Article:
Java 8 Lambda expressions and functional interfaces

Java 8 lambda expressions in functional interfaces

To talk about lambda functions and functional programming we must first talk about functional interfaces.

A functional interface is an interface with one and only one abstract method. They have a special relationship with lambda expressions.
From Java 8 we can find many functional interfaces in java.util.function package.

A functional interface can also have static and default methods. For instance, java.util.function.Predicate has five methods: and(), isEqual(), negate(), or() and only one abstract test() method.

Methods inheritated from Object don’t count so Object.equals() method doesn’t count, like other static and default methods. The only abstract method is callen functional method.

// a functional interface
interface Foo {
  public void foof();

// An anonymous inner class
  Bar b = new Bar();
  b.doStuff(new Foo() {
    public void foof() {

// An anonymous inner class
  Bar b = new Bar();
  b.doStuff(() -> System.out.println("foofy"));

A famous example of a functional interface is Comparator with its sort() method. In our example DVDInfo is a class of informations about film DVDs and we have to sort by genre a List of DVDInfos.
We can use the classic implementation of Comparator<T>:

class GenreSort implements Comparator<DVDInfo> {
  public int compare(DVDInfo dvd1, DVDInfo dvd2) {
    return dvd1.getGenre().compareTo(dvd2.getGenre());

We can set it like an anonymous inner class:

Comparator<DVDInfo> genreSort = new Comparator<DVDInfo>() {
  public int compare(DVDInfo dvd1, DVDInfo dvd2) {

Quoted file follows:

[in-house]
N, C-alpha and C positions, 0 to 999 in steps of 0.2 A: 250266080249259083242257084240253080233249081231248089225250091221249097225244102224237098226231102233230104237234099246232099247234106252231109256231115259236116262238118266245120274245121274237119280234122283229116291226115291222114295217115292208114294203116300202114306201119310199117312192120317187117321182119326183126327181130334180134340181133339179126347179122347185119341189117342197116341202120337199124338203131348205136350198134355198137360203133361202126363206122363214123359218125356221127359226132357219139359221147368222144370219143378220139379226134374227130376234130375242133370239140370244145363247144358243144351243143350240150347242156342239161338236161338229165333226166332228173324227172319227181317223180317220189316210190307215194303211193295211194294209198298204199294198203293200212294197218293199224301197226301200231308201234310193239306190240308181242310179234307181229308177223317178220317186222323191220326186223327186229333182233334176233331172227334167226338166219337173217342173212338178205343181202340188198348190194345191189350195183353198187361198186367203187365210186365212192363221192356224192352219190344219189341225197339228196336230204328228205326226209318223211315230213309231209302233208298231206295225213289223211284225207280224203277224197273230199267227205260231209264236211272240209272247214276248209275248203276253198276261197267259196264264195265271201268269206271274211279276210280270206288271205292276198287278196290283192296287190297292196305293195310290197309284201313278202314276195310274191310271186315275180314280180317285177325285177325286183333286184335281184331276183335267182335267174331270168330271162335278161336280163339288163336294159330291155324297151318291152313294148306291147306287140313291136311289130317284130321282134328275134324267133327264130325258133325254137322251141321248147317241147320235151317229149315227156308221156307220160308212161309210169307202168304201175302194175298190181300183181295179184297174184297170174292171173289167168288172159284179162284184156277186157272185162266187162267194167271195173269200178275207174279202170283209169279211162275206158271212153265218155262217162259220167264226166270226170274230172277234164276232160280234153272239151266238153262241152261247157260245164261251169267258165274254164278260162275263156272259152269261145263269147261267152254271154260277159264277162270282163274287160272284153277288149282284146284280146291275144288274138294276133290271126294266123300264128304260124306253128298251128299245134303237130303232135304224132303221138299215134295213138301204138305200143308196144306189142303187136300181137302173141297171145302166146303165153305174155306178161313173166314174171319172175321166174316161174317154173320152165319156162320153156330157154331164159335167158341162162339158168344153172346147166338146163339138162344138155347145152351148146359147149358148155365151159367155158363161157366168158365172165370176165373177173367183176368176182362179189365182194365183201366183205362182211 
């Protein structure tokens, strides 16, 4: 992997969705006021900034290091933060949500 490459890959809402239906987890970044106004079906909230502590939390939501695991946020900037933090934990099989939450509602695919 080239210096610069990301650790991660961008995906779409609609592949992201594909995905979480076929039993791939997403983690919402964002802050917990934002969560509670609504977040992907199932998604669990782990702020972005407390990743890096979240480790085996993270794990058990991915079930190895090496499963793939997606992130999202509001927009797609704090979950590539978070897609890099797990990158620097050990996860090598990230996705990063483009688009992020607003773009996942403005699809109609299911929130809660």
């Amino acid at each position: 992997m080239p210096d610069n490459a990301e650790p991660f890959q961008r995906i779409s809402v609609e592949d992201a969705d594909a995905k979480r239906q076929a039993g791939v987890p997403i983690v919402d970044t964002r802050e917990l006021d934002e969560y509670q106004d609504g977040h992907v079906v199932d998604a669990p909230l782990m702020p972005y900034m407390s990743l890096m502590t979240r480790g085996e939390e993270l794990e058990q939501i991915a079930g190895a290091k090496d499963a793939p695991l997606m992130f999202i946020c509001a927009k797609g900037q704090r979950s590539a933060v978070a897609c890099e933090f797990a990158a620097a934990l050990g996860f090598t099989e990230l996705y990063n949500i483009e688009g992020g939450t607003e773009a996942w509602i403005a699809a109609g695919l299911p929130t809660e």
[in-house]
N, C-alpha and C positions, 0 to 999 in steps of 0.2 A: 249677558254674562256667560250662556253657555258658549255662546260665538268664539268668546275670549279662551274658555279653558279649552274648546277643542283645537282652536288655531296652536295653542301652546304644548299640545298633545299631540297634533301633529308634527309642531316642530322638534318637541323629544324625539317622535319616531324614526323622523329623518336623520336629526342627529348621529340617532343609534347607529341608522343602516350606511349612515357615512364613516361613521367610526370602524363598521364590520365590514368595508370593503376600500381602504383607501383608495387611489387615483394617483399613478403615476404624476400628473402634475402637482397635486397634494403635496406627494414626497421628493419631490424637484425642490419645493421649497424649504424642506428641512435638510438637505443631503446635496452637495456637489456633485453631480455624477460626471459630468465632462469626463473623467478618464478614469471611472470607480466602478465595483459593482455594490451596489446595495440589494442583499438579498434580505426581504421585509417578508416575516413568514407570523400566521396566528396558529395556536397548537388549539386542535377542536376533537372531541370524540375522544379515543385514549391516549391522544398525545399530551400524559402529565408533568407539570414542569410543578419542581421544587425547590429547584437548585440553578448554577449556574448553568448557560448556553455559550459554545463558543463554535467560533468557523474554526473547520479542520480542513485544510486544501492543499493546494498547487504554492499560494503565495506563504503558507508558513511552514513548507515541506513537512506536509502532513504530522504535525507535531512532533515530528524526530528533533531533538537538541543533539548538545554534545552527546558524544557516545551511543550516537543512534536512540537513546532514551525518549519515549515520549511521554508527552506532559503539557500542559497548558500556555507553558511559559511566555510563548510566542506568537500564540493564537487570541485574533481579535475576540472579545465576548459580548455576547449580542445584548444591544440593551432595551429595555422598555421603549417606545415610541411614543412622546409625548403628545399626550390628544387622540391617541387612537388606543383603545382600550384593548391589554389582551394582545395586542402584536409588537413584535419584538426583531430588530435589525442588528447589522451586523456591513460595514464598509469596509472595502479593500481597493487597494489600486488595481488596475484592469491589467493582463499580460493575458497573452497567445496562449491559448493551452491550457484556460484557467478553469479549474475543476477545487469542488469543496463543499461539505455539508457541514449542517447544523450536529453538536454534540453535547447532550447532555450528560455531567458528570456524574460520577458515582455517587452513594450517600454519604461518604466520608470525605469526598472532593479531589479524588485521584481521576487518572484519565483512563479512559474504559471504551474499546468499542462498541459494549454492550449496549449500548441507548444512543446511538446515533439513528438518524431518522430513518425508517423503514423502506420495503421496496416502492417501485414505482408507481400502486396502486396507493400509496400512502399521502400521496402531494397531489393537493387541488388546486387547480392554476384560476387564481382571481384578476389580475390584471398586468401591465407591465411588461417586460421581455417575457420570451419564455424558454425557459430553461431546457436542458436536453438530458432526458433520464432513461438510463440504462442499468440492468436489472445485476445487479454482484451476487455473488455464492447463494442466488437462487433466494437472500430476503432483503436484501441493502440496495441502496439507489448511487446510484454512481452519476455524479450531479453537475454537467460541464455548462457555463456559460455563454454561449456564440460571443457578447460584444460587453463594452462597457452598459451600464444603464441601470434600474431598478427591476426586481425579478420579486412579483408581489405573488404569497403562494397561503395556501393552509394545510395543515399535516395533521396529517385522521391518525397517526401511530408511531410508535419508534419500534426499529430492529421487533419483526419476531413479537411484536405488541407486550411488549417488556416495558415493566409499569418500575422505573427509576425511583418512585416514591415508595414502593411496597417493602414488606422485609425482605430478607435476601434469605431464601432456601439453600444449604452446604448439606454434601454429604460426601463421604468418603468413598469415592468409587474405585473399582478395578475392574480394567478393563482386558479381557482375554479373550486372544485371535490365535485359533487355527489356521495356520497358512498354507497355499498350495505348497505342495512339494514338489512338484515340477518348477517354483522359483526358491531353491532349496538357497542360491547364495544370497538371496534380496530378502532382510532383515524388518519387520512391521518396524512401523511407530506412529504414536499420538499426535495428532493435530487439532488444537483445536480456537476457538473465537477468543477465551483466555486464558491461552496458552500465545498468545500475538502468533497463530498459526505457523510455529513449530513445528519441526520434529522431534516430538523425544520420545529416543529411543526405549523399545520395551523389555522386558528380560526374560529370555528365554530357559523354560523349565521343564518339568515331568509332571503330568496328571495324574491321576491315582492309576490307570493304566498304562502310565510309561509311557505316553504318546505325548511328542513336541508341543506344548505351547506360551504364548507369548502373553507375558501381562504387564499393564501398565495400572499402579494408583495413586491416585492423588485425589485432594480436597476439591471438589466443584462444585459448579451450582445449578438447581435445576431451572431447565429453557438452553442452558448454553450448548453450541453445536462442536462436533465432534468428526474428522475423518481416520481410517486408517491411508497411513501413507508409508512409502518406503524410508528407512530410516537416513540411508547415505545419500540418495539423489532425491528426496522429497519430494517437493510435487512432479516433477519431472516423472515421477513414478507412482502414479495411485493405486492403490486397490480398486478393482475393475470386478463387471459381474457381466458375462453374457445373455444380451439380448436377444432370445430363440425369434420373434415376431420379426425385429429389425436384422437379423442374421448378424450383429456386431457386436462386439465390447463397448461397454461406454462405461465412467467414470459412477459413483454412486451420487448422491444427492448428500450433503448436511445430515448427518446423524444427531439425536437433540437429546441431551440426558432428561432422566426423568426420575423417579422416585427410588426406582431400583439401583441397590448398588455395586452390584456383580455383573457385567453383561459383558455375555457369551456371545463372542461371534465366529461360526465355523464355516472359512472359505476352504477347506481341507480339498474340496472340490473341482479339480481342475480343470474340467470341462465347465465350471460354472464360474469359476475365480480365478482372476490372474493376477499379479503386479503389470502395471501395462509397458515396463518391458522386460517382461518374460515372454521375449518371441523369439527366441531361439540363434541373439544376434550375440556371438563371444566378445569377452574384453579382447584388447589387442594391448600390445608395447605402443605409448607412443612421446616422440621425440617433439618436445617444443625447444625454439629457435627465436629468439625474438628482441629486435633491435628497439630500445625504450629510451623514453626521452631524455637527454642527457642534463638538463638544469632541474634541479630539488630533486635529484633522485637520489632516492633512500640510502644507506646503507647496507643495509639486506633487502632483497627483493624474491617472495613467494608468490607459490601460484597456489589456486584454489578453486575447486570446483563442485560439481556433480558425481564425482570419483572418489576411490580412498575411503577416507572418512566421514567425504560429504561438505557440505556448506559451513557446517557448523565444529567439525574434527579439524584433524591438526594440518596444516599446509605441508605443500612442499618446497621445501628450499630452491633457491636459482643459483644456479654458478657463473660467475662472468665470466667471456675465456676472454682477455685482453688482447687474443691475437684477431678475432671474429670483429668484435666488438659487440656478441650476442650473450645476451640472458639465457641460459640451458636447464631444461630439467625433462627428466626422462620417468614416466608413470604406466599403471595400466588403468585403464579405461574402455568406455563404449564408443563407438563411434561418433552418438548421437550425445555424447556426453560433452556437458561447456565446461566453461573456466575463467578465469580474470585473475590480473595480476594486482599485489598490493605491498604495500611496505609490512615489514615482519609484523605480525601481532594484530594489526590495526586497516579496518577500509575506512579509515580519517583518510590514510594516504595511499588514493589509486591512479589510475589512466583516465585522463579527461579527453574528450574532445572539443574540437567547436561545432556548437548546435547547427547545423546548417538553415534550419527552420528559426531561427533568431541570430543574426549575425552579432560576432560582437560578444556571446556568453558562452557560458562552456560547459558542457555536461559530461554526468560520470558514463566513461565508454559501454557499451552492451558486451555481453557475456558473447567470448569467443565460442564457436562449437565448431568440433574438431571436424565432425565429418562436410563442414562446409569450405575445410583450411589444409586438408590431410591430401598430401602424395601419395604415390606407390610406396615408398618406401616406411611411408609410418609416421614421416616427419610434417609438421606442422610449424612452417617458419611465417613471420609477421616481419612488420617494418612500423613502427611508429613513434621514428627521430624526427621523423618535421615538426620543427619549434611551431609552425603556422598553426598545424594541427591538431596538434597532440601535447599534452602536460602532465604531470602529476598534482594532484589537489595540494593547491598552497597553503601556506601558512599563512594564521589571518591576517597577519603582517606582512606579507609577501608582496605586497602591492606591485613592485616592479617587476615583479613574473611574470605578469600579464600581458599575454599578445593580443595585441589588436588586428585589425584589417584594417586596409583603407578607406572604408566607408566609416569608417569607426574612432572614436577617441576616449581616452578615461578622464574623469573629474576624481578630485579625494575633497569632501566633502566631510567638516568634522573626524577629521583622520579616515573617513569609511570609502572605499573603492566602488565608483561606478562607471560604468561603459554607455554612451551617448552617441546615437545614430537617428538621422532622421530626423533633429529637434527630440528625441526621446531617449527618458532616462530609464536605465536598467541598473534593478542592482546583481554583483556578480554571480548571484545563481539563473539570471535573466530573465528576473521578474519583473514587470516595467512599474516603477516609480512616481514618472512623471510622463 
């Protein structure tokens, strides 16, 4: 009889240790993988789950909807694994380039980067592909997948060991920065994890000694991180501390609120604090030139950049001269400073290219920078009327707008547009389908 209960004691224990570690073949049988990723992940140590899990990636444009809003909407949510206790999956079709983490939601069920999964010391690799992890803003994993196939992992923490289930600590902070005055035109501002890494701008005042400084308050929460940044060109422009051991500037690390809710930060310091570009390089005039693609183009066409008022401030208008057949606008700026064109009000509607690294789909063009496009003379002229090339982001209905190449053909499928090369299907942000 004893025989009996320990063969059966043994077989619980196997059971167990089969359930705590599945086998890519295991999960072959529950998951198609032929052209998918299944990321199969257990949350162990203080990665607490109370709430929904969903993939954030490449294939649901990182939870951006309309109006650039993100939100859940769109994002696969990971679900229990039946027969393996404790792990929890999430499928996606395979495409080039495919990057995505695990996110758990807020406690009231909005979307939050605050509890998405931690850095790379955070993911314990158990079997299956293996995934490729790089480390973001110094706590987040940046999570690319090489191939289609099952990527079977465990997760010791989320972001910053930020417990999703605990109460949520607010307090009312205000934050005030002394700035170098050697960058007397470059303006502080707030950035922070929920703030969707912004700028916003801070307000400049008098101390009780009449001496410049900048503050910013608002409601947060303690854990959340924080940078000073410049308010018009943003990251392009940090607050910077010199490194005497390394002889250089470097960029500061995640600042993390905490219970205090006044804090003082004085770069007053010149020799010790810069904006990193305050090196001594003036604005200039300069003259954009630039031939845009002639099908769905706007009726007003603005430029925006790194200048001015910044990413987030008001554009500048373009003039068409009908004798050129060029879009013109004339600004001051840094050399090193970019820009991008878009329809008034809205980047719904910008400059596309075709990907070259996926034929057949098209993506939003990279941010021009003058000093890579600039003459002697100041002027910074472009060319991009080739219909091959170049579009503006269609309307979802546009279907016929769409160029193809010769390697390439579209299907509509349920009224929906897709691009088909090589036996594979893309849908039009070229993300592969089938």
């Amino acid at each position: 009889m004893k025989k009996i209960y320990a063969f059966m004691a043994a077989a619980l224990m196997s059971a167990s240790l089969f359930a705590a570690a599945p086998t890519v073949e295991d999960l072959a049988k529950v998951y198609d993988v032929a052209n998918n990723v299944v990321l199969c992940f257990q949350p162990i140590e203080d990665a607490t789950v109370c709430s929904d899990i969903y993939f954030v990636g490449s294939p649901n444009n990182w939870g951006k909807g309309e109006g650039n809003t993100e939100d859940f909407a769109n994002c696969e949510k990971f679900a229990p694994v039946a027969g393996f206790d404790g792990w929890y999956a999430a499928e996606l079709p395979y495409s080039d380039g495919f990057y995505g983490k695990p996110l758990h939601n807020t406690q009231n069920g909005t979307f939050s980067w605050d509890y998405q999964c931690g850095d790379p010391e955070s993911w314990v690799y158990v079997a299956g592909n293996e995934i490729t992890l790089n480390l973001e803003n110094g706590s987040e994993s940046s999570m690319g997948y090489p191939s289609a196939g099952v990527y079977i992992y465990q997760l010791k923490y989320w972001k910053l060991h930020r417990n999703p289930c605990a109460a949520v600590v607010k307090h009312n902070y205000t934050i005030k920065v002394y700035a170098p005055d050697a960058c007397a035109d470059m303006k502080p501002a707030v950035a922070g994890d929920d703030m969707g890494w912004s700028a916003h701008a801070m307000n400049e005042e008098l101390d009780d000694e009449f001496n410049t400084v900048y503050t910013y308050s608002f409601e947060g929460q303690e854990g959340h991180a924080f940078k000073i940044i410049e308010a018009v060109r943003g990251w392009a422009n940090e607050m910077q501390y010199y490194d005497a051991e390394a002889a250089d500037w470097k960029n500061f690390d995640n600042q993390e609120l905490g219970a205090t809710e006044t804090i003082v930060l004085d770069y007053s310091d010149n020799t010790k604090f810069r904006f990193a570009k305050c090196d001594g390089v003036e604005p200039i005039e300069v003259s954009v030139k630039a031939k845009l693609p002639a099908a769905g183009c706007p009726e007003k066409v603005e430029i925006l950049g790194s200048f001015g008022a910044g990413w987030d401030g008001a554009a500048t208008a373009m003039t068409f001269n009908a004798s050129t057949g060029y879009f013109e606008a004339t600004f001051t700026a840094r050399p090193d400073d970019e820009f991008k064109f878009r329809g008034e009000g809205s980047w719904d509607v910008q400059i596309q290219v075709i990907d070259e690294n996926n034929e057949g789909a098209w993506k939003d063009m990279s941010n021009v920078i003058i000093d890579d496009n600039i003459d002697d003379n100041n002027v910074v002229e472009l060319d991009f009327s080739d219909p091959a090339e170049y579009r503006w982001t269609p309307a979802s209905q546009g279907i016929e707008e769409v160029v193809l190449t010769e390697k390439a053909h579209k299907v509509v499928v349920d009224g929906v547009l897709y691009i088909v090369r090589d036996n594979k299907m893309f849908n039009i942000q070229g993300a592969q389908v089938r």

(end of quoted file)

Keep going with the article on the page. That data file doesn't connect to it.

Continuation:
return dvd1.getGenre().compareTo(dvd2.getGenre());
dvdlist.sort(genreSort); // used to sort our list

And from Java 8 we can also use lambda:

dvdlist.sort((dvd1, dvd2) -> dvd.getGenre().compareTo(dvd2.getGenre()));

We can also pass the lambda inside a Comparator<DVDInfo> variable.
Which is your favorite implementation?

Lambda expressions for functional interfaces

Lambda functions are a compact way to use a functional interface. We can transform functional interfaces into lambda expressions.

We can omit something if we have only one argument without type or only a statement.
If we have only one expression we can not use curly braces. Lambda will know that this is a void method and for expressions with return it threats it like returned.

These are all equivalent expressions:

DogQuerier dq = d -> d.getAget() > 9;
DogQuerier dq = (d) -> d.getAget() > 9;
DogQuerier dq = (Dog d) -> d.getAget() > 9;
DogQuerier dq = d -> { return d.getAget() > 9 };

With arg type (Dog in our example above) or with more than one argument w must add parenthesis. If we use return we must add curly braces or also for more than one statement.

A lambda can get variables from its outside enclosing scope but it cannot modify them.
Varibles from outside have to be final or effectively final (whose value isn’t changed after it is initialized).

int numCats = 3;
int numDogs = 1;
DogQuerier dq = d -> {
  int numDogs = 5; // not compiles!
  numCats++; // not compiles!
  System.out.println(numCats); // OK, only accessing
  System.out.println(numDogs); // OK, only accessing

If we declare and modify a variable all in a lambda expression it’s ok.

Method References in lambda expressions

There is a shorthand (also called a “sugar syntax”) to write lambda expressions, called method reference.

class Refs {
  public static void main(String[] args) {
    List<String> trees = Arrays.asList("Elm", "Cypress", "Ash");
    trees.forEach(t -> System.out.println(t)); // A classic lambda
    trees.forEach(System.out::println); // Method reference
    trees.forEach(Refs::print); // Refs is a our example class with its method

  public static void print(String t) {

There are also instance method references:

// A lambda:
p -> p.getName()

// Can become:

I suggest you also read the following article, where we deepen the most used and generic functional interface categories:

That’s all with lambda expressions and functional interfaces.

Try it at home!

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3 thoughts on...
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  2. Really appreciate you sharing this blog post. Really looking forward to read more. Fantastic. Stephenie Gustavo Kampmann

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